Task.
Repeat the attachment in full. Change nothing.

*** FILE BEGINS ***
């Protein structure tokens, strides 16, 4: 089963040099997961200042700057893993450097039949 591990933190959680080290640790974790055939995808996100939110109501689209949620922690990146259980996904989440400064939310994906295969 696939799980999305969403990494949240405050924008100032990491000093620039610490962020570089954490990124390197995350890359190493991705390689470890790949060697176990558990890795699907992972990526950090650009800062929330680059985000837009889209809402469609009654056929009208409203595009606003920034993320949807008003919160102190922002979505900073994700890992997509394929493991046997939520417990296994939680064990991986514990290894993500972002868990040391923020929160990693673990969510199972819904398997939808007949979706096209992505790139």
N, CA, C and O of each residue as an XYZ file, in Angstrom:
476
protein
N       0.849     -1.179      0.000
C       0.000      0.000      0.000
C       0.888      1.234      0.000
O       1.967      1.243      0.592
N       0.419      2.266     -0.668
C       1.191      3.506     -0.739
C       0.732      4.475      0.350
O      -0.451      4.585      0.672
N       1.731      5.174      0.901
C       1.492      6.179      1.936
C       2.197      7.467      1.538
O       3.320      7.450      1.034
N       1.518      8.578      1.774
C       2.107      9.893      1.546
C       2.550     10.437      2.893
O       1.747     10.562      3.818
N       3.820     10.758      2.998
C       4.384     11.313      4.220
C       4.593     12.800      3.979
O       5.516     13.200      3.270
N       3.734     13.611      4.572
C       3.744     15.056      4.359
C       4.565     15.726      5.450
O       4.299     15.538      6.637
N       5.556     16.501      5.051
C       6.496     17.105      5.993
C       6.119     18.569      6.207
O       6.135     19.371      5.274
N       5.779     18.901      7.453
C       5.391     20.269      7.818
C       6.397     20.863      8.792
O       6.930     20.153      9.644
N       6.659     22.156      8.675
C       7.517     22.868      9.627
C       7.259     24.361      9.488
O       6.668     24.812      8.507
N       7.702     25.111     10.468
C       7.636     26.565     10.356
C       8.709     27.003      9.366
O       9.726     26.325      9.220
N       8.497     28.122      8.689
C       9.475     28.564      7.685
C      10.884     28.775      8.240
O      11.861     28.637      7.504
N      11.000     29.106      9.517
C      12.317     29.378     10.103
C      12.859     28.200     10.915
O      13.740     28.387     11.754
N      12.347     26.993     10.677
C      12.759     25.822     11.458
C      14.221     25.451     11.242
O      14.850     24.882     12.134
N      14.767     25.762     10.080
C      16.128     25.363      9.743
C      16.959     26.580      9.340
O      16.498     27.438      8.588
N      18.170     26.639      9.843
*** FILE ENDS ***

């Protein structure tokens, strides 16, 4: 089963040099997961200042700057893993450097039949 591990933190959680080290640790974790055939995808996100939110109501689209949620922690990146259980996904989440400064939310994906295969 696939799980999305969403990494949240405050924008100032990491000093620039610490962020570089954490990124390197995350890359190493991705390689470890790949060697176990558990890795699907992972990526950090650009800062929330680059985000837009889209809402469609009654056929009208409203595009606003920034993320949807008003919160102190922002979505900073994700890992997509394929493991046997939520417990296994939680064990991986514990290894993500972002868990040391923020929160990693673990969510199972819904398997939808007949979706096209992505790139």
N, CA, C and O of each residue as an XYZ file, in Angstrom:
476
protein
N       0.849     -1.179      0.000
C       0.000      0.000      0.000
C       0.888      1.234      0.000
O       1.967      1.243      0.592
N       0.419      2.266     -0.668
C       1.191      3.506     -0.739
C       0.732      4.475      0.350
O      -0.451      4.585      0.672
N       1.731      5.174      0.901
C       1.492      6.179      1.936
C       2.197      7.467      1.538
O       3.320      7.450      1.034
N       1.518      8.578      1.774
C       2.107      9.893      1.546
C       2.550     10.437      2.893
O       1.747     10.562      3.818
N       3.820     10.758      2.998
C       4.384     11.313      4.220
C       4.593     12.800      3.979
O       5.516     13.200      3.270
N       3.734     13.611      4.572
C       3.744     15.056      4.359
C       4.565     15.726      5.450
O       4.299     15.538      6.637
N       5.556     16.501      5.051
C       6.496     17.105      5.993
C       6.119     18.569      6.207
O       6.135     19.371      5.274
N       5.779     18.901      7.453
C       5.391     20.269      7.818
C       6.397     20.863      8.792
O       6.930     20.153      9.644
N       6.659     22.156      8.675
C       7.517     22.868      9.627
C       7.259     24.361      9.488
O       6.668     24.812      8.507
N       7.702     25.111     10.468
C       7.636     26.565     10.356
C       8.709     27.003      9.366
O       9.726     26.325      9.220
N       8.497     28.122      8.689
C       9.475     28.564      7.685
C      10.884     28.775      8.240
O      11.861     28.637      7.504
N      11.000     29.106      9.517
C      12.317     29.378     10.103
C      12.859     28.200     10.915
O      13.740     28.387     11.754
N      12.347     26.993     10.677
C      12.759     25.822     11.458
C      14.221     25.451     11.242
O      14.850     24.882     12.134
N      14.767     25.762     10.080
C      16.128     25.363      9.743
C      16.959     26.580      9.340
O      16.498     27.438      8.588
N      18.170     26.639      9.843